There’s a good reason why I keep a full box of tissue in my office. Guilt over promises made creates more tears than anything else I come across in my daily work life.
“We’ve been married for 55 years and I’ve been taking care of him for the last five years. I’m not even sure why I’m here except my daughter told me I needed to check some places out. I told her that I promised him that he would never have to go into a facility – that I would take care of him.”
After the tears and more than one tissue, we talked. An hour later she still had her doubts, but felt somewhat better. It took numerous conversations with her and her daughter and both of them joining a caregiver support group before she was able to let go of the guilt enough to make the hard decision to move her husband to a community.
The only thing that promises of this type do is create guilt feelings in loved ones. And guilt is counterproductive to your physical, mental and emotional well-being.
While not necessarily legally binding, the promises we make to our family members can bind us in many other ways. Guilt, poor decisions, potentially harmful decisions, and possible harm to family members can all come out of promises made in the heat of a crisis, or even simply made in ignorance of what the promise might entail in the long run. Not making a promise can be difficult and require forethought about the situation. Reworking a promise once it has been made is also an option for handling these dilemmas. On occasion, we may need a way to rework a promise when the person who extracted the promise from us is no longer able to understand us or has died.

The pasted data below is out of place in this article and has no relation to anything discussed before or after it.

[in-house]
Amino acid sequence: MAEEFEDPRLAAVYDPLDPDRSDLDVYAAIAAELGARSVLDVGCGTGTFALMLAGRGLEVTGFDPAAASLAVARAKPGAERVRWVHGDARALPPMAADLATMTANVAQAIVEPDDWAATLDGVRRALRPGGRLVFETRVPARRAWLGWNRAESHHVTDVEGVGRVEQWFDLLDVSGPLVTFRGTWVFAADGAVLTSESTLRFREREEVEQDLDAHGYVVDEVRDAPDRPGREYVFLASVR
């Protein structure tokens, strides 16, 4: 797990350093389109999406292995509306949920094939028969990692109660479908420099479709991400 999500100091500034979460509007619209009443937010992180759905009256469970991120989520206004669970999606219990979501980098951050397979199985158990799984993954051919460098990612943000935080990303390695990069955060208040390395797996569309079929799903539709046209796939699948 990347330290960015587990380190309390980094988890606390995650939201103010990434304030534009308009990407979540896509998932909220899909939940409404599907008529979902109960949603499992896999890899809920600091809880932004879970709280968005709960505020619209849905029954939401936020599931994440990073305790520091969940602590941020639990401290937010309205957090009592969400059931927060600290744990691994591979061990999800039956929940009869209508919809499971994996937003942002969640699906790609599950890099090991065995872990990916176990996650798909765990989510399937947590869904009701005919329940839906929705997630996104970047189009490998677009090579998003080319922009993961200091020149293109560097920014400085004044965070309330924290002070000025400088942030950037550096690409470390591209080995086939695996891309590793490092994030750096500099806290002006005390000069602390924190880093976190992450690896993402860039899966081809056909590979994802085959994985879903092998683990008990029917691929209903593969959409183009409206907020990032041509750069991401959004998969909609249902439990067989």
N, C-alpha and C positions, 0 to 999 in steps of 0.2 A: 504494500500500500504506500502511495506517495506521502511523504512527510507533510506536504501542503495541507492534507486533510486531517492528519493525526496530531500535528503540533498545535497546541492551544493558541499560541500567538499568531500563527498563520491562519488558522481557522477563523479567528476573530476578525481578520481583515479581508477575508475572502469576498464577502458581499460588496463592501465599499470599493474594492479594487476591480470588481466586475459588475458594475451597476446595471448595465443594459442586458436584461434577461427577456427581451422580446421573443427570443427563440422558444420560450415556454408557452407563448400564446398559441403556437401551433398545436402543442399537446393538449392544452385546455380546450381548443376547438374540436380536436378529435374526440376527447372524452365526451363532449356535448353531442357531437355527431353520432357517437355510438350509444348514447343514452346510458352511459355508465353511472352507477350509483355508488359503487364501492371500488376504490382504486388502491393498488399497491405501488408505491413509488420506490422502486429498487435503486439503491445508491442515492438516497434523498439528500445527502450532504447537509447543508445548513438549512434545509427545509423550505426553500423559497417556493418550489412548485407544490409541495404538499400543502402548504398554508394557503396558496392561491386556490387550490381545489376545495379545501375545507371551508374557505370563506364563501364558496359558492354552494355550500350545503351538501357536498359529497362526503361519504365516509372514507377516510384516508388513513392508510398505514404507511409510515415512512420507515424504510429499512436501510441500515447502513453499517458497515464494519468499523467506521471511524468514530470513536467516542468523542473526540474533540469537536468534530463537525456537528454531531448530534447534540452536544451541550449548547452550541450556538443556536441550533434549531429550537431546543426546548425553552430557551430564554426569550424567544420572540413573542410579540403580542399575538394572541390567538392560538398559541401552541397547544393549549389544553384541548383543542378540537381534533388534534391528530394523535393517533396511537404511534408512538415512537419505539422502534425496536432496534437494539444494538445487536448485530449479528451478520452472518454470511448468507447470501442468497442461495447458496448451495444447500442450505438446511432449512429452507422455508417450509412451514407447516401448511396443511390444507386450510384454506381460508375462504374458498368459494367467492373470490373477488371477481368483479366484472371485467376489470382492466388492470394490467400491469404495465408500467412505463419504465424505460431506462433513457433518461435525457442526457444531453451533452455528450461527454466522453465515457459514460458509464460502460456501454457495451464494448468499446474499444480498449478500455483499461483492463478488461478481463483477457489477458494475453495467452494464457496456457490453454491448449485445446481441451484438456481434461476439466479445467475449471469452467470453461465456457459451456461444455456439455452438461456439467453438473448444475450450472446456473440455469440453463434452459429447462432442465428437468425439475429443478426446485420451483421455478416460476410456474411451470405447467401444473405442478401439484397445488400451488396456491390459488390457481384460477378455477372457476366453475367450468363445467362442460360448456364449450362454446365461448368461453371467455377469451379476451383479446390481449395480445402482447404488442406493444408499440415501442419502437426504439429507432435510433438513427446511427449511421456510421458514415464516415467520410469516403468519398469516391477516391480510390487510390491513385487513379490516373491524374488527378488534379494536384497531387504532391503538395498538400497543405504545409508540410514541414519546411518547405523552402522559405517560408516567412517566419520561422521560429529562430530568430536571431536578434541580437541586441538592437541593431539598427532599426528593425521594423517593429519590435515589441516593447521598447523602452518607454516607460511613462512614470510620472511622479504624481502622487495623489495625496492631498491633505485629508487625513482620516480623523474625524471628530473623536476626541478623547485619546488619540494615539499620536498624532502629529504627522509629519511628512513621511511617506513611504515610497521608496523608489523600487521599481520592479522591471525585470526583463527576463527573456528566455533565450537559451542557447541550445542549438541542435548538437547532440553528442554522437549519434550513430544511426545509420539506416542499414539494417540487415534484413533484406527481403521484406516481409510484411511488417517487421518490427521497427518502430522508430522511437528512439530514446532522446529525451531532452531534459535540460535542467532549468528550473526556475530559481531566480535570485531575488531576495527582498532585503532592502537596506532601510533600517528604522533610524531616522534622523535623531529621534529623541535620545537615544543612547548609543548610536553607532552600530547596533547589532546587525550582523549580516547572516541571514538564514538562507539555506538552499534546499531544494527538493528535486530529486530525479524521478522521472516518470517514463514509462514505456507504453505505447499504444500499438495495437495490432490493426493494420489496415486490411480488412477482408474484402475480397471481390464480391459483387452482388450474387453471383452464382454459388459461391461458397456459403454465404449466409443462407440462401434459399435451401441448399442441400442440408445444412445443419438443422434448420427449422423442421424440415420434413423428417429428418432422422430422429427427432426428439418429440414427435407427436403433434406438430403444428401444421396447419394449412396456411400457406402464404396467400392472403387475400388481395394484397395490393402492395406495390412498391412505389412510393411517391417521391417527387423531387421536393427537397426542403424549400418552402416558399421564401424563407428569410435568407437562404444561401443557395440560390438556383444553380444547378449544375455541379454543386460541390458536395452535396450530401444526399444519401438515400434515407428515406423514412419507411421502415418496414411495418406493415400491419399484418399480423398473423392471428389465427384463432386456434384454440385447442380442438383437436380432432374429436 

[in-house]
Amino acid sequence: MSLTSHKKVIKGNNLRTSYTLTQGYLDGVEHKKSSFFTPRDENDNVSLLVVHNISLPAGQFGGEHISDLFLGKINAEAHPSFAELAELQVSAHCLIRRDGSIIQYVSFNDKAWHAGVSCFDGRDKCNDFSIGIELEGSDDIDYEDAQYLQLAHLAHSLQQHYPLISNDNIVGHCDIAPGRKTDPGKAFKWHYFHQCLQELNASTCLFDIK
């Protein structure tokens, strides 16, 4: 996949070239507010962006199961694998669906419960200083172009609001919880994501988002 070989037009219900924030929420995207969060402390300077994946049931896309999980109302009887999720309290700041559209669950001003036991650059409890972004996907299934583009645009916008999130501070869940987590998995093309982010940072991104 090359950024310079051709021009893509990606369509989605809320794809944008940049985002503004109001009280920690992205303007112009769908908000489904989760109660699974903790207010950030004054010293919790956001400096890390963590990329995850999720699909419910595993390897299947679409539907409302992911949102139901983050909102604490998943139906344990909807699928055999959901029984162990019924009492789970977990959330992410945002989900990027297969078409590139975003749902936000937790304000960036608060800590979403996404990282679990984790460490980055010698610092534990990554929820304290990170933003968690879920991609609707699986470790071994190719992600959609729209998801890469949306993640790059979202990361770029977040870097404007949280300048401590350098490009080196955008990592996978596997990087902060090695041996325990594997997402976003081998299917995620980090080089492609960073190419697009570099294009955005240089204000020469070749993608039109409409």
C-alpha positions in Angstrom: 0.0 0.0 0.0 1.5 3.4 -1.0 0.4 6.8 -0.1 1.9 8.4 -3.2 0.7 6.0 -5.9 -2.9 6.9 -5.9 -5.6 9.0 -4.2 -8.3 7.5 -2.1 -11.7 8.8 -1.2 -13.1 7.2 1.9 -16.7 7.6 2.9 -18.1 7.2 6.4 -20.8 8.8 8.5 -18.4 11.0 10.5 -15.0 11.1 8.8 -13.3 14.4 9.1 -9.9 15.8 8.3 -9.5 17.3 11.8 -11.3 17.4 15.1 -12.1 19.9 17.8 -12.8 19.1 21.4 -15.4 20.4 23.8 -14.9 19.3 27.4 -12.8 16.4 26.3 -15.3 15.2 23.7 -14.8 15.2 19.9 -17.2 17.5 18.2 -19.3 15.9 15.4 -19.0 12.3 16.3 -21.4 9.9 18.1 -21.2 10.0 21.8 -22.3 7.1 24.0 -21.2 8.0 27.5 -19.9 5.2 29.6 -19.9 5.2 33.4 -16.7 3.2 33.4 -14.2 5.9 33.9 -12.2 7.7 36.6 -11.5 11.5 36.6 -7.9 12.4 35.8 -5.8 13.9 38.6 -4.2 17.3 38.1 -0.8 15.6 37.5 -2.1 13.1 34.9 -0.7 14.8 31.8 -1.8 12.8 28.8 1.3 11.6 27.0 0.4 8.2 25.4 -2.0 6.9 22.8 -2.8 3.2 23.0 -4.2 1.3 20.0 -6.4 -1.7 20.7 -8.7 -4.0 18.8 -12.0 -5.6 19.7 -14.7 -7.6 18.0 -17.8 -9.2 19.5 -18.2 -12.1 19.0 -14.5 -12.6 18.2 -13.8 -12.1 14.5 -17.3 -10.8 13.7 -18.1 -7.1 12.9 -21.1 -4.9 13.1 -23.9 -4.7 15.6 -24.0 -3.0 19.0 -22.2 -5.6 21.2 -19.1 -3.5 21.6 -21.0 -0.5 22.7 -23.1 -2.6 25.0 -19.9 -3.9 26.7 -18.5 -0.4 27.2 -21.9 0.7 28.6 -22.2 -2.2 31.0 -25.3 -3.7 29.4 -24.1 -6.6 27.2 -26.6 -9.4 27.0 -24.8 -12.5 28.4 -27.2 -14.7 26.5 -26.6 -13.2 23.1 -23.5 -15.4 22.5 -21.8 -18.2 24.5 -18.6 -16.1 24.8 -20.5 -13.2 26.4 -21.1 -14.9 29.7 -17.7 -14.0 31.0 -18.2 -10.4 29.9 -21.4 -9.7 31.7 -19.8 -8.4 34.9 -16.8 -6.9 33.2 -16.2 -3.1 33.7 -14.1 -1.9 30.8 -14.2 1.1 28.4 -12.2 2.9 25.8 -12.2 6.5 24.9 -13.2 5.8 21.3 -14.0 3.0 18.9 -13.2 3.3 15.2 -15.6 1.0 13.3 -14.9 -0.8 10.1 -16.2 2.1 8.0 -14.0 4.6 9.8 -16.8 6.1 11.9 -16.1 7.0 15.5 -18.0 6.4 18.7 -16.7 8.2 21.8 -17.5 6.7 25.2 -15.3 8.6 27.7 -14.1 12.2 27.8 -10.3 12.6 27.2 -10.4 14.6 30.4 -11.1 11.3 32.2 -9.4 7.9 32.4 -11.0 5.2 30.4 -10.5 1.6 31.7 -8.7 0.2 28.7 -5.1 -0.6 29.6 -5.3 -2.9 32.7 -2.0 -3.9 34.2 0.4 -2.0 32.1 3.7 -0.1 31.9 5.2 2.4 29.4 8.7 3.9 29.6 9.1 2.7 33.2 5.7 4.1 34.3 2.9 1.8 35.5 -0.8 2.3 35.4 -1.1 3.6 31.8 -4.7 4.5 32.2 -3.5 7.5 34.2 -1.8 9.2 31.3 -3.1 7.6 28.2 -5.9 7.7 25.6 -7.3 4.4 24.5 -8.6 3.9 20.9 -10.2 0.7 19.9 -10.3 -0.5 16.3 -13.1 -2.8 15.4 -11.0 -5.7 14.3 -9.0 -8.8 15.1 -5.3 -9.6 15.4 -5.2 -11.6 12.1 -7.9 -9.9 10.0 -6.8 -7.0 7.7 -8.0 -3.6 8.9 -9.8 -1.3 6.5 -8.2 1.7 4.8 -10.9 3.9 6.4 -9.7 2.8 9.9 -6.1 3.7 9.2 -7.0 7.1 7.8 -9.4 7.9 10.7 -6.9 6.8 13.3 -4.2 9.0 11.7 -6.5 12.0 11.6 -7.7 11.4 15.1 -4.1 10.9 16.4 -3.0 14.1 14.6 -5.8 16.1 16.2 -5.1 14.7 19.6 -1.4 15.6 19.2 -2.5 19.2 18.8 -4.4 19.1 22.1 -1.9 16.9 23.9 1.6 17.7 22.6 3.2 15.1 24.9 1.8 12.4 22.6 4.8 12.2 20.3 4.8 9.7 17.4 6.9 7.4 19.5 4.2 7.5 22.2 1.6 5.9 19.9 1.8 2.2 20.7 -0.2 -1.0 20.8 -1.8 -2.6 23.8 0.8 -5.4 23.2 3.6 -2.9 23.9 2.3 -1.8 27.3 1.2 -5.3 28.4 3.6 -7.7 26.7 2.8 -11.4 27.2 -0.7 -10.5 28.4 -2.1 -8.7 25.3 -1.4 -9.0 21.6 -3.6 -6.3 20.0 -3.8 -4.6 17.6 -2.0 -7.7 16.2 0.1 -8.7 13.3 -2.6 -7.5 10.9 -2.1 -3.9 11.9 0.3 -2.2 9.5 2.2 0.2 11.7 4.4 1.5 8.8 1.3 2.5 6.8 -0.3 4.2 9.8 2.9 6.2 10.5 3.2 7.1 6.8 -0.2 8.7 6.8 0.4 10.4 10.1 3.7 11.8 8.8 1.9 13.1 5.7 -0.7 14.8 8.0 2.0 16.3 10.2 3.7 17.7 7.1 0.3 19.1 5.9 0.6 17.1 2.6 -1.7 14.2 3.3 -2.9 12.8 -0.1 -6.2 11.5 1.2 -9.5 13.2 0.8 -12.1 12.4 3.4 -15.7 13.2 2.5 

But that also can present its own set of problems when it comes to other members in the family. Being human, most of us have made one of those “hard to keep” promises during our lifetime hoping that we would never have to be faced with honoring that promise.
Some common promises that have been made to older relatives are: Promising to “Never put me in a nursing home.” Promising never to sell the family business. Promising never to sell the family home.
Promising to “take care of a handicapped or incapacitated relative.” Promising to continue a family feud, e.g., “Never talk to your cousin Stone or his family because of what he did in 1969, and promise me you will never forgive him or his family.” Promising to not take a specific course of action about a stock, investment, or other monetary issues, e.g., “Never invest my money in banks.”
And the list of potentially damaging promises goes on and on. There are many reasons family members might ask you to make such a promise. They are angry with someone else and do not want the other forgiven. They are worried about what will happen to someone (or some-thing) and somehow feel that their wishes are better than any you may have in the future. They could be afraid of being abandoned emotionally, unloved, or taken advantage of. They might be afraid of being abused or poorly cared for as their own family was in previous days. They don’t trust your ability to make the best decisions for them: Even if they don’t admit this, the “promise” has this lack of trust embedded in it, otherwise the promise wouldn’t be required. They unconsciously figure that what worked for them, e.g., owning a family business, is the best for you whether you think so or not.